Plutarch’s view on education remains true to this day.
Education has always been about acquiring knowledge, sharing ideas and imagining possibilities. While the essence of education has remained constant, the method of imparting knowledge has changed. So too has its setting. From Aristotle’s public discourses to the hallowed hallways of elite institutions to the open nature of online education opportunities today, how we learn, what we learn, and where we learn, has evolved over centuries.
In years past, learning was a one-way communication experience with a teacher imparting knowledge from the front of the classroom and students listening. Now, the learning experience is much more collaborative with a stronger emphasis on encouraging students to participate by sharing and discussing their ideas and perspectives. Such an approach reflects the significance given to teamwork and the ability to engage others fluently in today’s social environment.
There is now more flexibility built into the learning process, with online learning allowing students to adjust the pace and intensity of learning to suit their ability. The availability of online learning platforms also gives students and teachers the option of personalising learning, with a mix of online and classroom coaching to the benefitting students’ individual development.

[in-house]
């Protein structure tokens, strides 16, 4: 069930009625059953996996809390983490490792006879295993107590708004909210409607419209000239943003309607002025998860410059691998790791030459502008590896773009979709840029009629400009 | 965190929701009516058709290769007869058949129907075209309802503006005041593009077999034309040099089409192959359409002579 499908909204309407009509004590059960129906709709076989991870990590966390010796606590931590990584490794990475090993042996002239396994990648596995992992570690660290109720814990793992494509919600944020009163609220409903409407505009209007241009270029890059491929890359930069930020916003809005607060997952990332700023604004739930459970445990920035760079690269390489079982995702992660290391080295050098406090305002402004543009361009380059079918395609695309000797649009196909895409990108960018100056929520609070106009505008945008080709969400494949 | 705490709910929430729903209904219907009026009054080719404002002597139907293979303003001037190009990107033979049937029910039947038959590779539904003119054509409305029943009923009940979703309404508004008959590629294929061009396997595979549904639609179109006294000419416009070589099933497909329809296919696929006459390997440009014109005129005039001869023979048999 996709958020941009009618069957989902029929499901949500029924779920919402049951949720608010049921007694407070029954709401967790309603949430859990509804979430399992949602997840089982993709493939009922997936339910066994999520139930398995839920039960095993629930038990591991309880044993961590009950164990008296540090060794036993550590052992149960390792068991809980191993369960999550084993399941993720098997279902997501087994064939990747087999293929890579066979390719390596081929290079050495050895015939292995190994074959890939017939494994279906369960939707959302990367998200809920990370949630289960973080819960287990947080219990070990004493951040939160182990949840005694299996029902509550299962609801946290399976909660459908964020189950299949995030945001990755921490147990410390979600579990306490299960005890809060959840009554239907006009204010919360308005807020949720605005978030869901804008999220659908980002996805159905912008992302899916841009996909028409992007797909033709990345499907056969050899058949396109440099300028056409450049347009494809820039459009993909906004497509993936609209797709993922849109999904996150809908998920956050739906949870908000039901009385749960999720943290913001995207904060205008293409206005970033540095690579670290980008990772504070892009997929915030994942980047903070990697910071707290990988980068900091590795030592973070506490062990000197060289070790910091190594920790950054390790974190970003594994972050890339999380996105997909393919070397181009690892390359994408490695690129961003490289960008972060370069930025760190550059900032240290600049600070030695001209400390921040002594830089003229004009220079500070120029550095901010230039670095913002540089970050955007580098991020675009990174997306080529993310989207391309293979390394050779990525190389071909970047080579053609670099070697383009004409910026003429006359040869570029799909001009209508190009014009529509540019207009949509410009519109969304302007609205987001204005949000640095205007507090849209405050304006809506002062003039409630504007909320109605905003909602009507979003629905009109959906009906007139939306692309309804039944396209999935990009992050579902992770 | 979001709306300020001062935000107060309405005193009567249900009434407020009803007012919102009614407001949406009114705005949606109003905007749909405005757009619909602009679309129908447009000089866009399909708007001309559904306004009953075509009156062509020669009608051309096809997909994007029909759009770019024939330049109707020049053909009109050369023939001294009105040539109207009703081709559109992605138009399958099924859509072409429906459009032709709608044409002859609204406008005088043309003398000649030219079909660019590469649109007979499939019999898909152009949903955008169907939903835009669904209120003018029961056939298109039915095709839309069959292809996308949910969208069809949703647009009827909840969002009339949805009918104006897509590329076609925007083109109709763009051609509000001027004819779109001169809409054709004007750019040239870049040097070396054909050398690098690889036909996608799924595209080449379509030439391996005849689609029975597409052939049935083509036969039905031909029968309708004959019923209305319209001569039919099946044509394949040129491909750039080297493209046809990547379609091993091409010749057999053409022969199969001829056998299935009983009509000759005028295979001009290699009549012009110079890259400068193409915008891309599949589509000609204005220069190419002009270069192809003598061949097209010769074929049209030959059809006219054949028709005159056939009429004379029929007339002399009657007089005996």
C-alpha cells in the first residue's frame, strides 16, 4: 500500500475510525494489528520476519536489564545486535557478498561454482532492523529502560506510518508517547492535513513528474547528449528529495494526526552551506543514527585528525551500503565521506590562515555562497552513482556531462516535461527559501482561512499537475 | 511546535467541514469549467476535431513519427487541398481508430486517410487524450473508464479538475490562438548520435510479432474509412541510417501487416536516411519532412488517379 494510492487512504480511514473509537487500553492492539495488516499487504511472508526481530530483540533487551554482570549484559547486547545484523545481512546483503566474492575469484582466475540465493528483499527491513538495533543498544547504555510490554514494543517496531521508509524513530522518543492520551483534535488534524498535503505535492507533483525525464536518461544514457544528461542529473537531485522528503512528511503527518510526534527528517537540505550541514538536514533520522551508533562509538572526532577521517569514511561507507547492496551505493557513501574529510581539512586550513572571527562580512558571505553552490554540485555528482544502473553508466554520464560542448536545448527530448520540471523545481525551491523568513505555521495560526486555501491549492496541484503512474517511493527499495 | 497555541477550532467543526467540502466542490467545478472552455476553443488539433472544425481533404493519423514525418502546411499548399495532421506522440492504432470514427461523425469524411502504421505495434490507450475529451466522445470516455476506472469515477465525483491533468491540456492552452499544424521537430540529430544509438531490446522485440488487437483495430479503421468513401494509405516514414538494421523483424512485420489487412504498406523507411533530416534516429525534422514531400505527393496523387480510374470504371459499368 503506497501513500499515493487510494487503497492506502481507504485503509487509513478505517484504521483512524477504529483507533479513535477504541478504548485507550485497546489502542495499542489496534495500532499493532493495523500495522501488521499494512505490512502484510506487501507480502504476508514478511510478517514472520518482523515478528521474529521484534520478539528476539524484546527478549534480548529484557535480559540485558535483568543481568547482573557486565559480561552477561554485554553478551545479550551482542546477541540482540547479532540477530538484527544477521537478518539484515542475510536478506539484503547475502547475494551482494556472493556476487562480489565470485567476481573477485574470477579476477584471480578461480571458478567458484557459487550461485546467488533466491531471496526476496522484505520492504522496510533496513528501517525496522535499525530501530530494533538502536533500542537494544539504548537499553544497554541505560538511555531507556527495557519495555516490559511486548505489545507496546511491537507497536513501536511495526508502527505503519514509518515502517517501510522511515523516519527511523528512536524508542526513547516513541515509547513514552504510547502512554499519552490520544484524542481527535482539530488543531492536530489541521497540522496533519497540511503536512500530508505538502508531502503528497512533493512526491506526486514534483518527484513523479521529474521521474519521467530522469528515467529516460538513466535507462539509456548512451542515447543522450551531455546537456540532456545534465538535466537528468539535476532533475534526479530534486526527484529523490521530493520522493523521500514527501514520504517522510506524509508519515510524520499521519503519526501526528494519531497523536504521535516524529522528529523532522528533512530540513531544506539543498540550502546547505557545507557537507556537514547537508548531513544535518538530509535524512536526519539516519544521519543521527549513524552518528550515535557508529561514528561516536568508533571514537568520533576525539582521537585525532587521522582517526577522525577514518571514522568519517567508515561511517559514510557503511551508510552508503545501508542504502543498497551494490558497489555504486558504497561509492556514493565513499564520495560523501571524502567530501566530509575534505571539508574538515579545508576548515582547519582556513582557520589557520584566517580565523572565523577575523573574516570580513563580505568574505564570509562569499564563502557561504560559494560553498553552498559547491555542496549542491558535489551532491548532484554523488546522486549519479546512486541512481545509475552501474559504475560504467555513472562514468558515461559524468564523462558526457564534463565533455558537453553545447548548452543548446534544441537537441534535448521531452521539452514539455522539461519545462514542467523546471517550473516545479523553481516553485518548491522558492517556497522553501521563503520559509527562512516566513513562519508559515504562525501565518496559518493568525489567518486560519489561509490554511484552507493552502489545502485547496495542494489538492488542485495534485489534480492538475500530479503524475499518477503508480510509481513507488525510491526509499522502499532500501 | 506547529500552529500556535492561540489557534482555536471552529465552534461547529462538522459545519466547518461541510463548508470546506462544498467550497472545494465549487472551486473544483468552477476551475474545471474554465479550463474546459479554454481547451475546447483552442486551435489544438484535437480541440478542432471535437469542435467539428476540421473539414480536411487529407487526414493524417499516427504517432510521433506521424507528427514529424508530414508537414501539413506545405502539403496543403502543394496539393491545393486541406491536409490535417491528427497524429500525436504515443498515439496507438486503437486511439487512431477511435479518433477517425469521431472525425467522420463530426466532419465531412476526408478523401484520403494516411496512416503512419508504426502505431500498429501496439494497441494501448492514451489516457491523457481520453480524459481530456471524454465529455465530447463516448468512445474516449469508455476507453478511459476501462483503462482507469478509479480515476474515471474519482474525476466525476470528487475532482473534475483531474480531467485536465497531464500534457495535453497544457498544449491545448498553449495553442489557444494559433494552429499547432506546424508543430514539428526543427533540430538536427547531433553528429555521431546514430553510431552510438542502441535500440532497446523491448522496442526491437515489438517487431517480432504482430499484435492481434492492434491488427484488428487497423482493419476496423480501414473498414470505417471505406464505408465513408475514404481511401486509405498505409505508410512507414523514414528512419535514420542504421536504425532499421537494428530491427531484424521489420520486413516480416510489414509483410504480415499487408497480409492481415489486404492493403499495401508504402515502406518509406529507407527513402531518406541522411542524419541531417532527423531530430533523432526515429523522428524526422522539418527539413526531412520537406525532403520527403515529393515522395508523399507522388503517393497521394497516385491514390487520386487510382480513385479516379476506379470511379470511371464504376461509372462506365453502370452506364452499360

As schools prepare their students for tertiary education, connectivity is helping students link with their peers all over the world to share information on course choices, places to study and what to expect when they get there.
The fact that technology plays such a widespread role in education is not surprising considering that technology has permeated every part of our lives. A whole new generation has grown up in an era where tablets and mobile phones are everyday tools they use to get their news, search for information and connect with friends.Thus, it makes sense that these tools now play an integral role in learning, with new applications developed to support students in their educational journey.
While schools have embraced technology as a teaching, communication and administrative tool, the pace of adoption has differed. This is due to different factors, ranging from budgetary constraints to strategic planning to school size.
Higher Education Institutions expect incoming students to be on par with global standards. Employers expect new recruits entering the workforce to have digital skills which are immediately applicable, hence the need to ensure that the relevant digital skills are being embedded into the curricula at the earliest possible stage.
Do your teaching and learning tools cater to higher education and workplace expectations? Is there a mismatch between what students are taught and the digital skills they will need to have? Are your solutions sufficiently flexible for you to easily make the adjustments needed to meet the demands of a fluid job market?
Individually, schools will have to demonstrate similar dexterity to distinguish themselves from their competitors and to nurture the successes of their students. The right Learning Management System can help education providers enhance the learning experience and keep students, teachers and administrators focused on their objectives – participating, sharing, collaborating, and learning.